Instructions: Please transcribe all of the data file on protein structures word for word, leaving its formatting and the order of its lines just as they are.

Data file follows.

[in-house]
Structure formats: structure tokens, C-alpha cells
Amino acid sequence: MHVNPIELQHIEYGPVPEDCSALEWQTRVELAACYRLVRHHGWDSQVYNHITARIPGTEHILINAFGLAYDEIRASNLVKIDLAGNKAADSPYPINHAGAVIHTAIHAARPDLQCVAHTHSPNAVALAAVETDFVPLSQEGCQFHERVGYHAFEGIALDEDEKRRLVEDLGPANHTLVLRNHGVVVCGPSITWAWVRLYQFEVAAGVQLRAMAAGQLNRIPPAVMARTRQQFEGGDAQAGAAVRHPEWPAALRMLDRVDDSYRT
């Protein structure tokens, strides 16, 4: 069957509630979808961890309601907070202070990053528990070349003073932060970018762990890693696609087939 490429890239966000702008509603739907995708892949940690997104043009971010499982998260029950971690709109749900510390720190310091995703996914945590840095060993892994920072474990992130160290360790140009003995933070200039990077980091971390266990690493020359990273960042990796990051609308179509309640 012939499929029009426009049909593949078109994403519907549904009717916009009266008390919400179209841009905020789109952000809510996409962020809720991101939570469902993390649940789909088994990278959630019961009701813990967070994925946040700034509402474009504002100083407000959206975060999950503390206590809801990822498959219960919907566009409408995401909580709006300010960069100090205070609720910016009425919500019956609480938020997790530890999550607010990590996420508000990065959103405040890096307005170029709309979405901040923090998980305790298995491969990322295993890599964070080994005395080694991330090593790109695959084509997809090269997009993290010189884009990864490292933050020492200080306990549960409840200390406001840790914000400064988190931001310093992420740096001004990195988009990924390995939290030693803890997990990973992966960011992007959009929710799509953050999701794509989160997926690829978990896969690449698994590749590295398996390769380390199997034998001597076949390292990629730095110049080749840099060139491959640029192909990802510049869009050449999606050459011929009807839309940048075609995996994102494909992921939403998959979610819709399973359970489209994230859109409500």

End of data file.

[in-house]
Structure formats: structure tokens, C-alpha cells
Amino acid sequence: MHVNPIELQHIEYGPVPEDCSALEWQTRVELAACYRLVRHHGWDSQVYNHITARIPGTEHILINAFGLAYDEIRASNLVKIDLAGNKAADSPYPINHAGAVIHTAIHAARPDLQCVAHTHSPNAVALAAVETDFVPLSQEGCQFHERVGYHAFEGIALDEDEKRRLVEDLGPANHTLVLRNHGVVVCGPSITWAWVRLYQFEVAAGVQLRAMAAGQLNRIPPAVMARTRQQFEGGDAQAGAAVRHPEWPAALRMLDRVDDSYRT
């Protein structure tokens, strides 16, 4: 069957509630979808961890309601907070202070990053528990070349003073932060970018762990890693696609087939 490429890239966000702008509603739907995708892949940690997104043009971010499982998260029950971690709109749900510390720190310091995703996914945590840095060993892994920072474990992130160290360790140009003995933070200039990077980091971390266990690493020359990273960042990796990051609308179509309640 012939499929029009426009049909593949078109994403519907549904009717916009009266008390919400179209841009905020789109952000809510996409962020809720991101939570469902993390649940789909088994990278959630019961009701813990967070994925946040700034509402474009504002100083407000959206975060999950503390206590809801990822498959219960919907566009409408995401909580709006300010960069100090205070609720910016009425919500019956609480938020997790530890999550607010990590996420508000990065959103405040890096307005170029709309979405901040923090998980305790298995491969990322295993890599964070080994005395080694991330090593790109695959084509997809090269997009993290010189884009990864490292933050020492200080306990549960409840200390406001840790914000400064988190931001310093992420740096001004990195988009990924390995939290030693803890997990990973992966960011992007959009929710799509953050999701794509989160997926690829978990896969690449698994590749590295398996390769380390199997034998001597076949390292990629730095110049080749840099060139491959640029192909990802510049869009050449999606050459011929009807839309940048075609995996994102494909992921939403998959979610819709399973359970489209994230859109409500």